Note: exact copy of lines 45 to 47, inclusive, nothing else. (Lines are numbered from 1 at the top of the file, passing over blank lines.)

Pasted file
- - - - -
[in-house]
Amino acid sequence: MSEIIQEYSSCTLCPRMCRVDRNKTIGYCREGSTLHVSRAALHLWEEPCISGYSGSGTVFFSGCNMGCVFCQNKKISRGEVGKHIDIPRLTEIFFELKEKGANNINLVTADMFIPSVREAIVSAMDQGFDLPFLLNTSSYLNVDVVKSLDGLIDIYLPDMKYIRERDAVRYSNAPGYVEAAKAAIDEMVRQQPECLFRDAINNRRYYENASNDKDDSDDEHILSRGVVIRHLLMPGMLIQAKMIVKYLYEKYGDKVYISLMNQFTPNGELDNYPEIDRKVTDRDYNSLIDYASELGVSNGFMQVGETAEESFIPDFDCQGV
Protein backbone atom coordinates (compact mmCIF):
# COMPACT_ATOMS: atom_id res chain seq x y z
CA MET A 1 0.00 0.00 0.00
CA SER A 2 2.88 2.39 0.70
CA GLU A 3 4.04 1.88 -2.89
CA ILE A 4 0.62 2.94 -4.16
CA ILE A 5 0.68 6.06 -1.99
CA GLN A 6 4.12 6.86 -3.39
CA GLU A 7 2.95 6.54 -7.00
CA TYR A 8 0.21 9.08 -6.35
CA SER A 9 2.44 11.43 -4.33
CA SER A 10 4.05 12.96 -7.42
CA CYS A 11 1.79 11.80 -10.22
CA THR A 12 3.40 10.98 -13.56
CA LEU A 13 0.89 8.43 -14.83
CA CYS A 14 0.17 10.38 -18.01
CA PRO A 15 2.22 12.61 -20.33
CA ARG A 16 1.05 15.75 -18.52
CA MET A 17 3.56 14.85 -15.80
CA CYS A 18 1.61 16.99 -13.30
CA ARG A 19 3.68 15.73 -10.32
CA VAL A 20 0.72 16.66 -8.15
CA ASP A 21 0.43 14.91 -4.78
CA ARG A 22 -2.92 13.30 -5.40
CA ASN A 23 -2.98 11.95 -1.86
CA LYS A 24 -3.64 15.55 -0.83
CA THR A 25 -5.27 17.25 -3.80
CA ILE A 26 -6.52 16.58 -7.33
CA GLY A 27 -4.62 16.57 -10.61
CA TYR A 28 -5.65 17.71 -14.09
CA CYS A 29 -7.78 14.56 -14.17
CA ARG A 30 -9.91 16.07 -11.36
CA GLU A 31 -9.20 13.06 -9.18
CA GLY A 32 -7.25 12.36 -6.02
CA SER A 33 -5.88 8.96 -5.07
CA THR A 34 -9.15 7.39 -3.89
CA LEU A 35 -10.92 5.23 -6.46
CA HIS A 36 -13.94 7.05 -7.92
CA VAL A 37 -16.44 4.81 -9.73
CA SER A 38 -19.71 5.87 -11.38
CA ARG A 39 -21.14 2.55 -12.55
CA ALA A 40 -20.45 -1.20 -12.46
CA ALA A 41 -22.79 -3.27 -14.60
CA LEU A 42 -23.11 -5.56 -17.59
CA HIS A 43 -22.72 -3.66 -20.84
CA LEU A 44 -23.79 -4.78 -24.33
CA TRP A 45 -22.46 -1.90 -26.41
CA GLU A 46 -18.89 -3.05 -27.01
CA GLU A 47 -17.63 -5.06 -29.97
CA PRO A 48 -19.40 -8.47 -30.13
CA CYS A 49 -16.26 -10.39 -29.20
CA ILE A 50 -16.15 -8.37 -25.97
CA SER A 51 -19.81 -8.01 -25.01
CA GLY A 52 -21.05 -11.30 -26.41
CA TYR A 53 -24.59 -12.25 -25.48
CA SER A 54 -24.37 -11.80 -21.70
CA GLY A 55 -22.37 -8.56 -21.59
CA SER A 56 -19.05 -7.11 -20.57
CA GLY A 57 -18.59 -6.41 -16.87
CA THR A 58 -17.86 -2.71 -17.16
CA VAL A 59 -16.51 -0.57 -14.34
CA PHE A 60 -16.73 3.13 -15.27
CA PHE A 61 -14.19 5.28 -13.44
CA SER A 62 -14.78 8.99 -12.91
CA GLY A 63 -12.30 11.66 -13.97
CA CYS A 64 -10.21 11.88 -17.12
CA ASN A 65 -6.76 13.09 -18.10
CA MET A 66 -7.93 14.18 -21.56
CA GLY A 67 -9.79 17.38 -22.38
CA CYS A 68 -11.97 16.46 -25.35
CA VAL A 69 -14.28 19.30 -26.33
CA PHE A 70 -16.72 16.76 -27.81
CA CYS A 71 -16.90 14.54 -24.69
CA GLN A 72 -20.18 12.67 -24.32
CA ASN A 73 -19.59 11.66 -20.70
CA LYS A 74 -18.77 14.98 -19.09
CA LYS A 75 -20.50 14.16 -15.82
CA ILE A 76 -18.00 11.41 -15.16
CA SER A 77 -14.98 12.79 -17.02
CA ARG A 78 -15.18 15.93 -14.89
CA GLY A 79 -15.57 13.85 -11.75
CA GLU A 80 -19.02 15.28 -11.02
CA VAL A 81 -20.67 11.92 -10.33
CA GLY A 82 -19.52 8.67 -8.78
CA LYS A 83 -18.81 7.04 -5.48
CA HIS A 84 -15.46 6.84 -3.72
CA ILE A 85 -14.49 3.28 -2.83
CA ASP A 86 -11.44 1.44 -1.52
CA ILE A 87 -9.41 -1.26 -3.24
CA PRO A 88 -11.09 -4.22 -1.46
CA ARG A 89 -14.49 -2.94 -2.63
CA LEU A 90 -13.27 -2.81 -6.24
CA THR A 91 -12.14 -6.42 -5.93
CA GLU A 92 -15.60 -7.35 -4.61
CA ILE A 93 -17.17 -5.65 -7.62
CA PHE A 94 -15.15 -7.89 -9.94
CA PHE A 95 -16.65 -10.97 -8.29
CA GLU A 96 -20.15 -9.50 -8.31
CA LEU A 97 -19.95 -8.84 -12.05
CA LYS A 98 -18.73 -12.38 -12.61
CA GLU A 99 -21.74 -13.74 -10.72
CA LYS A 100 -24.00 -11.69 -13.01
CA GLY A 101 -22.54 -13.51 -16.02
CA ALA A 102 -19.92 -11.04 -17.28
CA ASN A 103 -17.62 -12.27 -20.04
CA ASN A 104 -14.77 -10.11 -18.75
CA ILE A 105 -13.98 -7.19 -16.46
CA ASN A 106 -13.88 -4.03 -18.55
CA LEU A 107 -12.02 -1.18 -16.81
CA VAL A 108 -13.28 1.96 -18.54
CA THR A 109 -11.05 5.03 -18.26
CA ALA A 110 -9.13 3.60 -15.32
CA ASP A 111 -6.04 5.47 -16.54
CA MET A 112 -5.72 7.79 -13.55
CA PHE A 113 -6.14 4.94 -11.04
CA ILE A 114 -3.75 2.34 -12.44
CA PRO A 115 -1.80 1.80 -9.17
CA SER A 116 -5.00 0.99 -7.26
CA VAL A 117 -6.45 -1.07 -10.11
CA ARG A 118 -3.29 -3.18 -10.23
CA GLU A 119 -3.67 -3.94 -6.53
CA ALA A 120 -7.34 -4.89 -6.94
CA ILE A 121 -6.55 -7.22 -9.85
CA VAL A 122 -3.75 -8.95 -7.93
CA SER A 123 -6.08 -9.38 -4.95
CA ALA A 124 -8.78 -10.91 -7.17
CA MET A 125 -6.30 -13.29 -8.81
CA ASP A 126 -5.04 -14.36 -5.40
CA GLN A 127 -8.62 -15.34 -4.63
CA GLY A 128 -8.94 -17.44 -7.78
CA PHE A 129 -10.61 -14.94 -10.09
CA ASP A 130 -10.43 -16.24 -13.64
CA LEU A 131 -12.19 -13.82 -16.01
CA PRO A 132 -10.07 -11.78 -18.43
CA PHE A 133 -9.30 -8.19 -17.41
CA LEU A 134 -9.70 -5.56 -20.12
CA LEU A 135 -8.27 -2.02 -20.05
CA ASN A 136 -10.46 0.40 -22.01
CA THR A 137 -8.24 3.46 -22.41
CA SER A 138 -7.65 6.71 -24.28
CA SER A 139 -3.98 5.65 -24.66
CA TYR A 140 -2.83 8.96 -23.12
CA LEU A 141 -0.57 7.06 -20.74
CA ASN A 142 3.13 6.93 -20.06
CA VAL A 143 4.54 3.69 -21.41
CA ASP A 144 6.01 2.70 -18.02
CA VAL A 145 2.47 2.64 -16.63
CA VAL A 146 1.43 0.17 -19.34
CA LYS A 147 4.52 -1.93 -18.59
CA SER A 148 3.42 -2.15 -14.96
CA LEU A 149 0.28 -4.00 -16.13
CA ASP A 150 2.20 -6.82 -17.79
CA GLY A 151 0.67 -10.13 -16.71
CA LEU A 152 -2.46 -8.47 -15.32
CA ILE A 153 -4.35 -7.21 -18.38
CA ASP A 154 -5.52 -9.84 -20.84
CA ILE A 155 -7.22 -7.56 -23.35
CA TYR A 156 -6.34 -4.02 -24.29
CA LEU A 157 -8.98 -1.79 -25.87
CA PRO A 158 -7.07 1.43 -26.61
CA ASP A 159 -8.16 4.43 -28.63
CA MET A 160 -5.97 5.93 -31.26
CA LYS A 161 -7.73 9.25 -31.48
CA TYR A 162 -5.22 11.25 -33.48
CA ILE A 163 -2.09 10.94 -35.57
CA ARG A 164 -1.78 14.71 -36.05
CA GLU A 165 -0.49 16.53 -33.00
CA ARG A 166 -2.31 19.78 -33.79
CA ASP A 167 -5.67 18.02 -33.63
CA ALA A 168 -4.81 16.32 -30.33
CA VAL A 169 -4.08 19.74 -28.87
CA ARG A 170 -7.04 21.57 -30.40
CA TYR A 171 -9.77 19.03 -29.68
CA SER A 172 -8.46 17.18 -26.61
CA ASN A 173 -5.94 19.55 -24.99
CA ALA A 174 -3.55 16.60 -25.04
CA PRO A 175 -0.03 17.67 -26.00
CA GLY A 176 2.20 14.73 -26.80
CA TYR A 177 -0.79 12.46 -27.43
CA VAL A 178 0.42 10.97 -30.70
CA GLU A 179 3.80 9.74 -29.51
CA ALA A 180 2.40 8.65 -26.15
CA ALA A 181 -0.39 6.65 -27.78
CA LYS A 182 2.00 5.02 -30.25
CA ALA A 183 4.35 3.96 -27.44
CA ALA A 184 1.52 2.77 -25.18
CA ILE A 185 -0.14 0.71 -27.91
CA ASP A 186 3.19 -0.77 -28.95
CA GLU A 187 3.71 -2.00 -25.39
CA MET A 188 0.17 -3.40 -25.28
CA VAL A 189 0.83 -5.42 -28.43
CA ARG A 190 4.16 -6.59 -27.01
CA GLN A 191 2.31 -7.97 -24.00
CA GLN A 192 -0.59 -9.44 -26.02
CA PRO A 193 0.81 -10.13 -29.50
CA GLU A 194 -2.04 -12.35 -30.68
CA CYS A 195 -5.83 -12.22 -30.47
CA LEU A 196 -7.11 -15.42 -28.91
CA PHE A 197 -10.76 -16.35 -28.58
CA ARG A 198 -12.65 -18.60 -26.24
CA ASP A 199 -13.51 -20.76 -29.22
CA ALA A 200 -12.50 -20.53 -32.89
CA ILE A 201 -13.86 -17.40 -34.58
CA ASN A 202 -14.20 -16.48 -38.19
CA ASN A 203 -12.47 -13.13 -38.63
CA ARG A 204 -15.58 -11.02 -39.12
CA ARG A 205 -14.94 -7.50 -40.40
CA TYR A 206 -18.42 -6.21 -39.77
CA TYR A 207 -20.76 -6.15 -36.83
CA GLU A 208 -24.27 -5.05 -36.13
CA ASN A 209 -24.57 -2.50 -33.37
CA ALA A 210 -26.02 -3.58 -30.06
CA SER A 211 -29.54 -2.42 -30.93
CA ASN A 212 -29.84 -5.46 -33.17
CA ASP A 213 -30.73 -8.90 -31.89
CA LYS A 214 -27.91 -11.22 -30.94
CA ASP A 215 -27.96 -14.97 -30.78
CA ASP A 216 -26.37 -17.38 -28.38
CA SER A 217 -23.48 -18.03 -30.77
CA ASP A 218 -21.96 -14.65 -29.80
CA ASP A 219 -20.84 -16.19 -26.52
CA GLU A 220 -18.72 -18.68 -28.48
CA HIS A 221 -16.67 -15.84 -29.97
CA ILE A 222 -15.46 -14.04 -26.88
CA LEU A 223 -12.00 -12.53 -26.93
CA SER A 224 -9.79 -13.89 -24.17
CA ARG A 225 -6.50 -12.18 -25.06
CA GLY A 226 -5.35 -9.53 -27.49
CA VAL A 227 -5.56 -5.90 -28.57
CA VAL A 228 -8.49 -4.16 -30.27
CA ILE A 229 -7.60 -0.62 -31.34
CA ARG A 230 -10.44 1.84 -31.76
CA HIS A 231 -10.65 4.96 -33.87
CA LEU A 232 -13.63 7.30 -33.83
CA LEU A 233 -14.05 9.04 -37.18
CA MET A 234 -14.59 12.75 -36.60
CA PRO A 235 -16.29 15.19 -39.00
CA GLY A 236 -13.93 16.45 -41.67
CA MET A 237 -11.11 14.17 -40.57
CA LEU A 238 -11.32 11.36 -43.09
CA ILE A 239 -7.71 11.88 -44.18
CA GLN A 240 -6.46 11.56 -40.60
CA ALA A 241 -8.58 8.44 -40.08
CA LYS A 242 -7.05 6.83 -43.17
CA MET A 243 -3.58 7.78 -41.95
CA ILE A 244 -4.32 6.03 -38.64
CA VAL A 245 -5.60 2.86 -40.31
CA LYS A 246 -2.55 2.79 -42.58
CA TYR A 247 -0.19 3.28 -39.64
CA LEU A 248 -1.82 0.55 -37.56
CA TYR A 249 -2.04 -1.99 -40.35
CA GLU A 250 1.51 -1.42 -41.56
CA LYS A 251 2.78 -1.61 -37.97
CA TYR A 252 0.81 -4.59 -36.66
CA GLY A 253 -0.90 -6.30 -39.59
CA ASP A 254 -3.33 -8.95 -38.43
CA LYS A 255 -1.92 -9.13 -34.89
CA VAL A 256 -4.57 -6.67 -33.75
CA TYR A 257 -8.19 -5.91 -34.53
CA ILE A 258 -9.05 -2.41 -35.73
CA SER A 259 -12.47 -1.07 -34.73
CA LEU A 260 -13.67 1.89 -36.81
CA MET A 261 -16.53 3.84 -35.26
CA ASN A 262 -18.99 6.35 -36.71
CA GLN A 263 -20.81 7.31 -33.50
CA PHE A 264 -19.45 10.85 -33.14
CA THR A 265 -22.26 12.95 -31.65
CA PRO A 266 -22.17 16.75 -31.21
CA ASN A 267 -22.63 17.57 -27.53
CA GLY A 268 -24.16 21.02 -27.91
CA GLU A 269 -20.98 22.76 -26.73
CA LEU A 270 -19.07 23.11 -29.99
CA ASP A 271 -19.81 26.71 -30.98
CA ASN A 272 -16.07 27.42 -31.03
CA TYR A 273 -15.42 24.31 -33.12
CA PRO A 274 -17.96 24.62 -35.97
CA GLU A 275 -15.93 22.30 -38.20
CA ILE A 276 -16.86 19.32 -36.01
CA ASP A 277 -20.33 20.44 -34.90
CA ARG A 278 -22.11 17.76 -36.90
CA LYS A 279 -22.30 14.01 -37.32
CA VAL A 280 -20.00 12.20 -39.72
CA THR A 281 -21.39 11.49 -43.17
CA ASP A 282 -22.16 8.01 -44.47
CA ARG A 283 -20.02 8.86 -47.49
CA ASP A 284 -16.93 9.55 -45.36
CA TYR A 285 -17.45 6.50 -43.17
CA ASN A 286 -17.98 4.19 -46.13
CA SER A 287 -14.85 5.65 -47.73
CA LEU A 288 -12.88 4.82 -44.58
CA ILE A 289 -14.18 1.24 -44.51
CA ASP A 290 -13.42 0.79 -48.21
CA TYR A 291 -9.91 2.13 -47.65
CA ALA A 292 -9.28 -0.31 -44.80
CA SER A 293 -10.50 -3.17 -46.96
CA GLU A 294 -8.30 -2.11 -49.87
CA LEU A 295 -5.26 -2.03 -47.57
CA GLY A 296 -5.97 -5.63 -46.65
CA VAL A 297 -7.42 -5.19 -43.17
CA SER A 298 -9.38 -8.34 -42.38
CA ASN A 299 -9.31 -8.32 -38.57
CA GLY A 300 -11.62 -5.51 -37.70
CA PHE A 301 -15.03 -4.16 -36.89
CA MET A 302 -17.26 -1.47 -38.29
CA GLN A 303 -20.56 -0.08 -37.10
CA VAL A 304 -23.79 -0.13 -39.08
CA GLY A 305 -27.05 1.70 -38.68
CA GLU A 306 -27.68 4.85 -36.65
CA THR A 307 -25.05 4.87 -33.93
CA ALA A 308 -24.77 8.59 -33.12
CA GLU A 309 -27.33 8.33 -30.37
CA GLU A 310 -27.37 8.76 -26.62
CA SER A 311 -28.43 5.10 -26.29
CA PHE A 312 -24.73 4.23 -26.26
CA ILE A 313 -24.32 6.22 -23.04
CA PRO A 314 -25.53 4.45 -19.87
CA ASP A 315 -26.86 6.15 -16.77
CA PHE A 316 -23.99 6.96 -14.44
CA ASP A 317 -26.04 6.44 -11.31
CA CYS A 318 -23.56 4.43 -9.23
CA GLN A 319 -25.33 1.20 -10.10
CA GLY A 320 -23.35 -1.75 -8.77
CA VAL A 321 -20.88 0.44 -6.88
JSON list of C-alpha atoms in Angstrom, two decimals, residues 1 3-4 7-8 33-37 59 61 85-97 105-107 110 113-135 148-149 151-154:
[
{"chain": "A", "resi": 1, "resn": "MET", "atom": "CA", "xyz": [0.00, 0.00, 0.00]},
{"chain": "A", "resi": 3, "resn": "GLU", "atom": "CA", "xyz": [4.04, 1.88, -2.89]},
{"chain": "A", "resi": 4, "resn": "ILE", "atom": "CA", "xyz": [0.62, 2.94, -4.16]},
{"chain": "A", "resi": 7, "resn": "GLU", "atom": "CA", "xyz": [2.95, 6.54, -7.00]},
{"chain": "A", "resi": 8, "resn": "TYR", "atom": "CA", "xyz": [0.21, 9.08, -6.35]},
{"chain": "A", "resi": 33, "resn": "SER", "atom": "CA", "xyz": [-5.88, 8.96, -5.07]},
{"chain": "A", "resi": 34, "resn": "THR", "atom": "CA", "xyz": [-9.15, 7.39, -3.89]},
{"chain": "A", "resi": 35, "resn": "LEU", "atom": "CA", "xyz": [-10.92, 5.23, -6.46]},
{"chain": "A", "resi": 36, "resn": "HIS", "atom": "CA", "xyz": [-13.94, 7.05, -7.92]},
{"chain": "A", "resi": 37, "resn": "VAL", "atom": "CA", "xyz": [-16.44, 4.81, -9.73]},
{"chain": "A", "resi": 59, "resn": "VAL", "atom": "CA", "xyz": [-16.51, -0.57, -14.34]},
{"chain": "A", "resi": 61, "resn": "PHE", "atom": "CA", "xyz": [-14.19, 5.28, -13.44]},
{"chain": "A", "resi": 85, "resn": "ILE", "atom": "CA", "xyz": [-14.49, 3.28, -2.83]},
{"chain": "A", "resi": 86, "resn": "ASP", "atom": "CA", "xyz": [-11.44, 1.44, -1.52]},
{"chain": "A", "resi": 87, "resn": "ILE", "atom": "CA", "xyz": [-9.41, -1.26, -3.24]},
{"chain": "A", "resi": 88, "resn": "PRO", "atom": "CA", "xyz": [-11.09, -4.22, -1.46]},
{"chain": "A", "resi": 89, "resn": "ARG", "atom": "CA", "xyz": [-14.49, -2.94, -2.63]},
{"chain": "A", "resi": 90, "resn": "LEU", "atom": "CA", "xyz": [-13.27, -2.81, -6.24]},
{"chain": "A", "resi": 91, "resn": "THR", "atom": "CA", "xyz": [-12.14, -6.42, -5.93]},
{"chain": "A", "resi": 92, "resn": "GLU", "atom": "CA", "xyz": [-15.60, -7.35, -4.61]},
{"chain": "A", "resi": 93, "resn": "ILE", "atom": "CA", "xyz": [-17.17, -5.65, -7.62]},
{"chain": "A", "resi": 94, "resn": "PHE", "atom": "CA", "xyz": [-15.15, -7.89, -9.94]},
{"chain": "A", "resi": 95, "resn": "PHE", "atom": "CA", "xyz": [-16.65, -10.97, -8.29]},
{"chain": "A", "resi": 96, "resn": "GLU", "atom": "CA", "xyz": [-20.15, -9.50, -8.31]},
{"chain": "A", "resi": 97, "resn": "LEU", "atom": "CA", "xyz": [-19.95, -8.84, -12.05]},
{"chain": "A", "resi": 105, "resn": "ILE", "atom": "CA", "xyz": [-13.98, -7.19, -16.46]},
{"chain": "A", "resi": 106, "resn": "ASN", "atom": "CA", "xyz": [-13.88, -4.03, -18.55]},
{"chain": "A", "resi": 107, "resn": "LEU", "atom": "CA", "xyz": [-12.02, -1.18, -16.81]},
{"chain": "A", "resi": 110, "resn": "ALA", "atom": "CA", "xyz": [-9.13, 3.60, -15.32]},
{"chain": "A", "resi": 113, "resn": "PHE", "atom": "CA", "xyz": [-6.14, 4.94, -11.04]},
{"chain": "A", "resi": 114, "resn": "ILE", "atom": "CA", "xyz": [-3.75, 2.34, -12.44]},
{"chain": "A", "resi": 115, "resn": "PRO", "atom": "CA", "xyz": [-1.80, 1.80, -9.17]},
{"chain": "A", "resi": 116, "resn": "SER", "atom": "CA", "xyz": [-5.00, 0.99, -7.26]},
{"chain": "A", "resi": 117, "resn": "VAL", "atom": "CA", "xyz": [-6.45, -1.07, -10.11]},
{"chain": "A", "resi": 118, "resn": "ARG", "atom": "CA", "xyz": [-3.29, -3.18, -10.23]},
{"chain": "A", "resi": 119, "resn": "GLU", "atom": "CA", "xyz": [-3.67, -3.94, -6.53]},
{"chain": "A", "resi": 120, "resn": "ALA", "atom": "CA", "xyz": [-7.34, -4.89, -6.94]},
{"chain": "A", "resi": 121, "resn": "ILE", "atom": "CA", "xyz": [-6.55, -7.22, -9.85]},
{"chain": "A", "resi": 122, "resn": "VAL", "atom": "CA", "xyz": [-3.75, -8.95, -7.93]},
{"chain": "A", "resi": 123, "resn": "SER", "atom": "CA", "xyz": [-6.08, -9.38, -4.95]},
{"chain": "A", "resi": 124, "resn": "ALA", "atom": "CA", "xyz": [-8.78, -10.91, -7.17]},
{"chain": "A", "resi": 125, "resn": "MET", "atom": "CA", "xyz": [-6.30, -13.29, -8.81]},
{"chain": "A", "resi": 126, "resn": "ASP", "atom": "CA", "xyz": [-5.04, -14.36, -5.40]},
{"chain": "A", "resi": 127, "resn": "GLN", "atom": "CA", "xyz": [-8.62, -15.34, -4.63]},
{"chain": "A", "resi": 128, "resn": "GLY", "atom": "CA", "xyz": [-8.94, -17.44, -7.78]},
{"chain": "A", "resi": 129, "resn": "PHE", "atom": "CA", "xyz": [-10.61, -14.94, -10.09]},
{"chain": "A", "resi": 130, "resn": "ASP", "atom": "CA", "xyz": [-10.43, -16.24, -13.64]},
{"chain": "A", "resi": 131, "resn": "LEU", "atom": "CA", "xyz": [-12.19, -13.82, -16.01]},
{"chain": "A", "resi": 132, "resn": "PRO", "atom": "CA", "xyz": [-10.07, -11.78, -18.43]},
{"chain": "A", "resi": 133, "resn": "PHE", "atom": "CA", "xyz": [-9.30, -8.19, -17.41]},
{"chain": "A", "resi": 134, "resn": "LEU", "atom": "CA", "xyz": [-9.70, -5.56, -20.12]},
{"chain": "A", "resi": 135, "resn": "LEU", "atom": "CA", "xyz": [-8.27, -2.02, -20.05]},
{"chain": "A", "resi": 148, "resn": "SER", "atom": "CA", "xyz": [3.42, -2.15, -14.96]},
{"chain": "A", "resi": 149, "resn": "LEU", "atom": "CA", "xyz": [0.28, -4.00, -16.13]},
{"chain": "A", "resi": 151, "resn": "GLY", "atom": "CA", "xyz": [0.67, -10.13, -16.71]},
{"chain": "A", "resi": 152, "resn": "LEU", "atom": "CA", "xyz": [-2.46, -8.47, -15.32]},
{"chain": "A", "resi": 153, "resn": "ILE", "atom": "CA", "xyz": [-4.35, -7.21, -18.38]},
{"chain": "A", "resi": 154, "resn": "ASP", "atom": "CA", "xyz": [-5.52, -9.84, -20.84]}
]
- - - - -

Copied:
CA ALA A 41 -22.79 -3.27 -14.60
CA LEU A 42 -23.11 -5.56 -17.59
CA HIS A 43 -22.72 -3.66 -20.84